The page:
In this review, we aimed to provide a summary of the published specialized rehabilitation programs around the world regarding their admission criteria, treatment components and outcomes. Specialized rehabilitation programs for chronic pain in children and adolescents seem to have certain similarities around the world and have proven to be effective in treating disabling chronic pain disorders. There are many similarities regarding the admission criteria for specialized rehabilitation programs, of which pain-related disability and patient and parent motivation seem to be the most important. The different programs around the world also showed substantial similarities in structure, therapeutic orientation and individual components. All programs consist of an interdisciplinary team and include operant and cognitive-behavioral therapy, physical therapy and an active daily structure. Most of the programs address medications, use relaxation techniques and occupation therapy and have family sessions as an integral component of the treatment. The results for most of the outcome domains are comparable across all studies and indicate high short- and long-term effectiveness of specialized rehabilitation programs in pain intensity and physical, school and emotional functioning. There are, however, outcome domains, such as sleep and economic factors, for which the conclusions are rather preliminary. None of the studies investigated satisfaction with treatment or symptoms and adverse events.

4.1. Indications for Specialized Rehabilitation Programs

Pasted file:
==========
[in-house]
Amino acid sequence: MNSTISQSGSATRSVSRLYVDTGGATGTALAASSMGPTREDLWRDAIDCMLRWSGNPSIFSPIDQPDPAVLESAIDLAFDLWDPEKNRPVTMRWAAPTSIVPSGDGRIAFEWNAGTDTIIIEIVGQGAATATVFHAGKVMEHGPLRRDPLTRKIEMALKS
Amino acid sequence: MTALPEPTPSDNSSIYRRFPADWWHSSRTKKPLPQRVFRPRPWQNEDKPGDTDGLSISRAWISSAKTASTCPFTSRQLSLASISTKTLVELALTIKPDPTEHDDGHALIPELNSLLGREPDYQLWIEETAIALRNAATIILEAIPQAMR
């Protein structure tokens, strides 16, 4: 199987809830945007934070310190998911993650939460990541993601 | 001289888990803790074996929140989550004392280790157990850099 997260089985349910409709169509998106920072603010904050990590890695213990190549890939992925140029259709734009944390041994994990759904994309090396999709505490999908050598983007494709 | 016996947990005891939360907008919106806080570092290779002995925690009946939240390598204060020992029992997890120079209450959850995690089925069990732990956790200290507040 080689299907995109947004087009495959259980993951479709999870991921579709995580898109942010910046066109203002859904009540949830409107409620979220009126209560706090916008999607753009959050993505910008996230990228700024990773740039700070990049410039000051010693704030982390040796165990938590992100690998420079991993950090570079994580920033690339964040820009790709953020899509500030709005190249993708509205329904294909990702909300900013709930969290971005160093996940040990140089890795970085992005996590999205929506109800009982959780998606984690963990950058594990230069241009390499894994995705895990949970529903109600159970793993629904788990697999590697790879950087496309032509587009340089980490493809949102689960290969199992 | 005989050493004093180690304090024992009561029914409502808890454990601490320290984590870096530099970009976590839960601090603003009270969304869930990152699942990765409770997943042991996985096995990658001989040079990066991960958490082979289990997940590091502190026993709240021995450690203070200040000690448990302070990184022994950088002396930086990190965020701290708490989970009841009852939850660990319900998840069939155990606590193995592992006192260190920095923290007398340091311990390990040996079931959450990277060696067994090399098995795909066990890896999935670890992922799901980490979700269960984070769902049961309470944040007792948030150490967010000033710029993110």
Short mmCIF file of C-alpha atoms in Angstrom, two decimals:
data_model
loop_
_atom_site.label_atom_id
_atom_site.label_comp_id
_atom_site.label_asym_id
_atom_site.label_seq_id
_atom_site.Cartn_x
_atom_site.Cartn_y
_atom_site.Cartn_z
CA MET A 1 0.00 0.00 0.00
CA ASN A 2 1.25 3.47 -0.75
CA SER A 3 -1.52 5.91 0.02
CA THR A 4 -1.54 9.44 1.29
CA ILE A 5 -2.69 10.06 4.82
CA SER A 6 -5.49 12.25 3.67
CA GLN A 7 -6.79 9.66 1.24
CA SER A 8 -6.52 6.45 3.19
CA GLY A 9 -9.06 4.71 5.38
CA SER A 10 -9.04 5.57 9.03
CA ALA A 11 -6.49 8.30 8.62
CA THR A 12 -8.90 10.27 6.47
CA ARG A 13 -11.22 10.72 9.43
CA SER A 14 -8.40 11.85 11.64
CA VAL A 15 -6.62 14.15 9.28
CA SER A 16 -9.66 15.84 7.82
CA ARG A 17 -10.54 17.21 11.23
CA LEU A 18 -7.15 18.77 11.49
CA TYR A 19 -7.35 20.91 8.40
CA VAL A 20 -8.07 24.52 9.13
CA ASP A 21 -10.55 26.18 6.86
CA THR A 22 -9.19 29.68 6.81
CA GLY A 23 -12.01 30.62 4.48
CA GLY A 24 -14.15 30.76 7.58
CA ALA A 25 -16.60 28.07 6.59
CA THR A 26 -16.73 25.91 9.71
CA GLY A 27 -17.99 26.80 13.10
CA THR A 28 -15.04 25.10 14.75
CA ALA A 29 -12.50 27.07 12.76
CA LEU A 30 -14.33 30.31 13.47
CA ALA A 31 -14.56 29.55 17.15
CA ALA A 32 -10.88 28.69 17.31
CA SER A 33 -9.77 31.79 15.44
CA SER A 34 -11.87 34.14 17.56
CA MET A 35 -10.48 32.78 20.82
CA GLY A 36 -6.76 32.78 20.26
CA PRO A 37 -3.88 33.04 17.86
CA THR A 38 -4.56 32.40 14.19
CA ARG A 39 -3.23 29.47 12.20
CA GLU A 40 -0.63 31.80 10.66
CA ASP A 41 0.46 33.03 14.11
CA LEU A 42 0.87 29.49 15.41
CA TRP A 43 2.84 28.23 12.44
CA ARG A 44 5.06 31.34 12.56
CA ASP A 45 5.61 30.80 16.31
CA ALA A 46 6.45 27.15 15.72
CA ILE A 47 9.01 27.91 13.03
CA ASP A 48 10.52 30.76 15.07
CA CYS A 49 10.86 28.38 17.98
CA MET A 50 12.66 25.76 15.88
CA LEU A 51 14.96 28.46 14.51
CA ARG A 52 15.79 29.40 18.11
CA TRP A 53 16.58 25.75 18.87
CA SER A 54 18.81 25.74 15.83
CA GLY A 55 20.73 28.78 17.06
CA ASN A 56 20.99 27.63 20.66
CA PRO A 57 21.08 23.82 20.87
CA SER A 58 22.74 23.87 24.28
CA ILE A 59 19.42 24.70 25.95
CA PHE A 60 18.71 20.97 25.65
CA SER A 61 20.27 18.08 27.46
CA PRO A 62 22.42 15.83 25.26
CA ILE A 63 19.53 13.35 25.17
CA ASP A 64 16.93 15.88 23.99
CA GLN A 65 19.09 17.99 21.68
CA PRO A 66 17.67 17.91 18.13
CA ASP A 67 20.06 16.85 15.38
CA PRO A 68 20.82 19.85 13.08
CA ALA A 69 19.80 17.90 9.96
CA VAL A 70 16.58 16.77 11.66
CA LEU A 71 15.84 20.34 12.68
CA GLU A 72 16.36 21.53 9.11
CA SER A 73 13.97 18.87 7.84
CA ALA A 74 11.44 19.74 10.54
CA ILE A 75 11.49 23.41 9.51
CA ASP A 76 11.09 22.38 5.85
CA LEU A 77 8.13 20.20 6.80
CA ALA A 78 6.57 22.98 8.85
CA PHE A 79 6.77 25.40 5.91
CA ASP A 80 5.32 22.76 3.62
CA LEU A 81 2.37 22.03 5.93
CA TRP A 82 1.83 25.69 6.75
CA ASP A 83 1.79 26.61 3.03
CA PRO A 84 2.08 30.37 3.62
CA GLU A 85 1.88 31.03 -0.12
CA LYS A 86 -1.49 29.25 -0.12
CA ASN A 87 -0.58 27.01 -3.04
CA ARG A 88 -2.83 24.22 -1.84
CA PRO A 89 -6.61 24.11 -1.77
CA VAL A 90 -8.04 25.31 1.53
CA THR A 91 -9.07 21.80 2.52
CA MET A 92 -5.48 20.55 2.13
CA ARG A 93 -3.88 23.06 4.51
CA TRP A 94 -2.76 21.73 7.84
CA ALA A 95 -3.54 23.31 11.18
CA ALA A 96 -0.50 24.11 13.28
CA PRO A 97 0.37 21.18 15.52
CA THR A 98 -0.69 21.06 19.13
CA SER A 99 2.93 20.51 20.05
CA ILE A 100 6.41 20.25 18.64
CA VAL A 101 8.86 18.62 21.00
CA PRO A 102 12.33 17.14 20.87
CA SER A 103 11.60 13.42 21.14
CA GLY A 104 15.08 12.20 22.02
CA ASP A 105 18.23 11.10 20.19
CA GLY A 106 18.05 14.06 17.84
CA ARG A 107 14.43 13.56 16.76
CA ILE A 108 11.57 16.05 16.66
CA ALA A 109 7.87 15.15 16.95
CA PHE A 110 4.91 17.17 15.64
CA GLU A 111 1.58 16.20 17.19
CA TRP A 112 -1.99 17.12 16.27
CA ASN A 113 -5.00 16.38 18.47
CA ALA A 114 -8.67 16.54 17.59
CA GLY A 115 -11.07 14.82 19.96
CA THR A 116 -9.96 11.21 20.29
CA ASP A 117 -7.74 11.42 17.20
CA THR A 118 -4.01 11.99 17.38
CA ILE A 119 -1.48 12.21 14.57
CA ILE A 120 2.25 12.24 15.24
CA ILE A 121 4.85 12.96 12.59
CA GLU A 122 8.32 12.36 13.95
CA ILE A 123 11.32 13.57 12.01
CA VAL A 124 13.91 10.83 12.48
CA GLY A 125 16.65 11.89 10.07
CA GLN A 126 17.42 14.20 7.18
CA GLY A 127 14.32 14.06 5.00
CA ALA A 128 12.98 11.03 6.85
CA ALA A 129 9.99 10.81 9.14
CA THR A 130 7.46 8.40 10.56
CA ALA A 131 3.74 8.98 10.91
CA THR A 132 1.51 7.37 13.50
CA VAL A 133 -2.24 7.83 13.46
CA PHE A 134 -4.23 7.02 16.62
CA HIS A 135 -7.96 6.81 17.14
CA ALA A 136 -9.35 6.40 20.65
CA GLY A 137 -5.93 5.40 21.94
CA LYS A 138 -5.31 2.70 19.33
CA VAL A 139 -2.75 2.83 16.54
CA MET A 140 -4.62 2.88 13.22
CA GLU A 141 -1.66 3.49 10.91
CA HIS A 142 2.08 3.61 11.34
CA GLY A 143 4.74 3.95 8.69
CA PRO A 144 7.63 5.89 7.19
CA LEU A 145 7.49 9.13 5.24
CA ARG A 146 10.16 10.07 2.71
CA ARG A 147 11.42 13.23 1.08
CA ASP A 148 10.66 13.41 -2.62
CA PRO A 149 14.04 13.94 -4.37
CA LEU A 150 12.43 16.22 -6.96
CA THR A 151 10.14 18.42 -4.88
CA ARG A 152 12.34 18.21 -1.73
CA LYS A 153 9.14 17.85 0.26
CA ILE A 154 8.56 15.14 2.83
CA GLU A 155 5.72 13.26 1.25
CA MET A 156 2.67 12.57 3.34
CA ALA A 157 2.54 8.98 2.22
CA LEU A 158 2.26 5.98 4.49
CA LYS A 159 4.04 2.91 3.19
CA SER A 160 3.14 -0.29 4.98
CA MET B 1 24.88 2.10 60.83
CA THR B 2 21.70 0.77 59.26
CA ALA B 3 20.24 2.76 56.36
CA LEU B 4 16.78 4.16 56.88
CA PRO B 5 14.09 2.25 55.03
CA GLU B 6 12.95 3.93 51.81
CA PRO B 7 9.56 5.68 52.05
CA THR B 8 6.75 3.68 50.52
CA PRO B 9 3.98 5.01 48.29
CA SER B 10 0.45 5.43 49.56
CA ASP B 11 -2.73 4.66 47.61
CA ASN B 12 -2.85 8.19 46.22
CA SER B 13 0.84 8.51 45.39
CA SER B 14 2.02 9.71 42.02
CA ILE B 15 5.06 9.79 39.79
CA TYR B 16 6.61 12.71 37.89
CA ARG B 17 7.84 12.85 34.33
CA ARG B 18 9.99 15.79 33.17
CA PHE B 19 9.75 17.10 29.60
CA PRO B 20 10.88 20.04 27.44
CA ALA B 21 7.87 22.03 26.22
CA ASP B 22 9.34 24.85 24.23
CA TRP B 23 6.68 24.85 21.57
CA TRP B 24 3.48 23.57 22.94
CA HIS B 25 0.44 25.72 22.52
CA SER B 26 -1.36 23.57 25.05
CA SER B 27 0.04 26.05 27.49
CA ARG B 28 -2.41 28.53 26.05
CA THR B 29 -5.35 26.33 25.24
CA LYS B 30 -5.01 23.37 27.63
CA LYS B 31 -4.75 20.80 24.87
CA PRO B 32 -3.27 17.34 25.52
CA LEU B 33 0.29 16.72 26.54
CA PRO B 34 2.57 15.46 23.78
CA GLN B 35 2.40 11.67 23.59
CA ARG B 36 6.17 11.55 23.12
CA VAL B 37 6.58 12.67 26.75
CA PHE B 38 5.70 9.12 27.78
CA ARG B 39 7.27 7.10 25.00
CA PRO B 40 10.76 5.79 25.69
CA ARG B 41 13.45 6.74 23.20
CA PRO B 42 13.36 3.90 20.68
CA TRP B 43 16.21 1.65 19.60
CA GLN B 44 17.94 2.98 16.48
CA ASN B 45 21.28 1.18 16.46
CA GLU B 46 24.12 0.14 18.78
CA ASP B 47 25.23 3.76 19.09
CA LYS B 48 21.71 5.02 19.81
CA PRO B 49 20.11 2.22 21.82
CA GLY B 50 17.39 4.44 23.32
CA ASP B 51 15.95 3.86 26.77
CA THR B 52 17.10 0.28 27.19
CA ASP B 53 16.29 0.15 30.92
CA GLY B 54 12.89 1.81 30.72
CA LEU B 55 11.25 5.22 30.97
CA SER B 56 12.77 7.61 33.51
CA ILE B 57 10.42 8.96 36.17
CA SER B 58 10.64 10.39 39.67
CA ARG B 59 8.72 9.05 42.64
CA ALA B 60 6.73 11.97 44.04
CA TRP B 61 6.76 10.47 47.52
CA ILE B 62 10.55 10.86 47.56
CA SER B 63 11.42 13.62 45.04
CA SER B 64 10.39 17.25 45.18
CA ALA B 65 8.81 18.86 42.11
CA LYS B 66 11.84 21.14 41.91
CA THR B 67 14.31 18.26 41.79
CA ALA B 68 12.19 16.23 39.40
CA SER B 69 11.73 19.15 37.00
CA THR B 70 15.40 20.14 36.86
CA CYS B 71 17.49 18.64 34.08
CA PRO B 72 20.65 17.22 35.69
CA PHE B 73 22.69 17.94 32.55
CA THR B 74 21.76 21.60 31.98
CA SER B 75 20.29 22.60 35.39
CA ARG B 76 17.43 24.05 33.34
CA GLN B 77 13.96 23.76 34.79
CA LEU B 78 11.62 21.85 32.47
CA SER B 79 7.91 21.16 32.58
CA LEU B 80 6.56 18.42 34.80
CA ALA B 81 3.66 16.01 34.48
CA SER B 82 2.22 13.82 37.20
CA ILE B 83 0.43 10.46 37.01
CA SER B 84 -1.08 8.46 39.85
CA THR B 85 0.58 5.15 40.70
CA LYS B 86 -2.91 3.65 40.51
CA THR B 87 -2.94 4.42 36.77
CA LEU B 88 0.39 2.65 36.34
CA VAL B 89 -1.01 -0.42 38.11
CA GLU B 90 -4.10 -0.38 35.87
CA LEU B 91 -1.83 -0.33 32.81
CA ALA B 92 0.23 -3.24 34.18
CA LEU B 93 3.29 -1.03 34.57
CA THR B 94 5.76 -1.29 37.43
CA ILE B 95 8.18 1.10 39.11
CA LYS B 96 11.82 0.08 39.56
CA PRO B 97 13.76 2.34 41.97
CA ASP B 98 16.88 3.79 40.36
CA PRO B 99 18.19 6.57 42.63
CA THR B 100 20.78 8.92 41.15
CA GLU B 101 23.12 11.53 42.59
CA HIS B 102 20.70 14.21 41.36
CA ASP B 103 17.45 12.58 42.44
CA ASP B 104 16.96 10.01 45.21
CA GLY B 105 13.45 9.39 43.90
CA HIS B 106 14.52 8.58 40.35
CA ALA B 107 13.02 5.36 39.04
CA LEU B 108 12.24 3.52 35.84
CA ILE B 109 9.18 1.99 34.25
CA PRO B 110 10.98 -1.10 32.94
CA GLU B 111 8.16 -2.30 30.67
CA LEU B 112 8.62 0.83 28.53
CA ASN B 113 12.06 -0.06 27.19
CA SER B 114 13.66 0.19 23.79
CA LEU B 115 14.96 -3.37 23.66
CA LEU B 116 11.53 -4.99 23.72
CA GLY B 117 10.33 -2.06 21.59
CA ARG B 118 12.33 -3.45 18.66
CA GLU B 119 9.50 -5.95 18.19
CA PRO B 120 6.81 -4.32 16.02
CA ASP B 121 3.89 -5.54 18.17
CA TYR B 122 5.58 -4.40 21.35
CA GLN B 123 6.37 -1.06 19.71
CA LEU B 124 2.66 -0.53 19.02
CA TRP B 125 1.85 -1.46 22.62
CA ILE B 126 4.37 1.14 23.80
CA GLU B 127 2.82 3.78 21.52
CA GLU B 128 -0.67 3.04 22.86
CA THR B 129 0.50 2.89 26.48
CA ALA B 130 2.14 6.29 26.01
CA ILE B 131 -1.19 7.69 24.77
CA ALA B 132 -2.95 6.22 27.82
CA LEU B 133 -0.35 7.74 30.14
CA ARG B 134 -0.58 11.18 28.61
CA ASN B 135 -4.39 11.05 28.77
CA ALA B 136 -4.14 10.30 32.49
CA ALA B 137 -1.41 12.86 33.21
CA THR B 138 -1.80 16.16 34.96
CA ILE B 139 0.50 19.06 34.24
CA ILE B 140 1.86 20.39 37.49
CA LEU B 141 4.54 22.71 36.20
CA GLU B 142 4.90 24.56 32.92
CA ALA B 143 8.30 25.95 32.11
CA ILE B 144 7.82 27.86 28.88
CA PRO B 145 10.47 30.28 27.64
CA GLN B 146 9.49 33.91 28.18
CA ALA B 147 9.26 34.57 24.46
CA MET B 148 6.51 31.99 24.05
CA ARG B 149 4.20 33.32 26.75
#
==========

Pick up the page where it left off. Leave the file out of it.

Three rehabilitation programs did not provide admission criteria. The other rehabilitation programs differed mainly in their exclusion criteria. There are large differences regarding medical issues, for example, whether patients with an underlying or active malignant disease are excluded. Furthermore, some programs include children and adolescents with psychiatric comorbidities, while others do not. This difference accounts for certain differences in treatment components. Programs that include children and adolescents with comorbidities need to be more intensive, especially concerning psychological interventions and the need to treat these comorbidities. These different exclusion criteria may further impede the comparability of the rehabilitation program outcomes, since psychological comorbidities are a risk factor for treatment failure [53]. Programs that exclude patients with comorbidities may achieve larger effects in pain-related outcome domains. Therefore, it is important that all specialized rehabilitation programs report their admission criteria to ensure that the outcomes can be interpreted accordingly.

4.2. Treatment Components of Specialized Rehabilitation Programs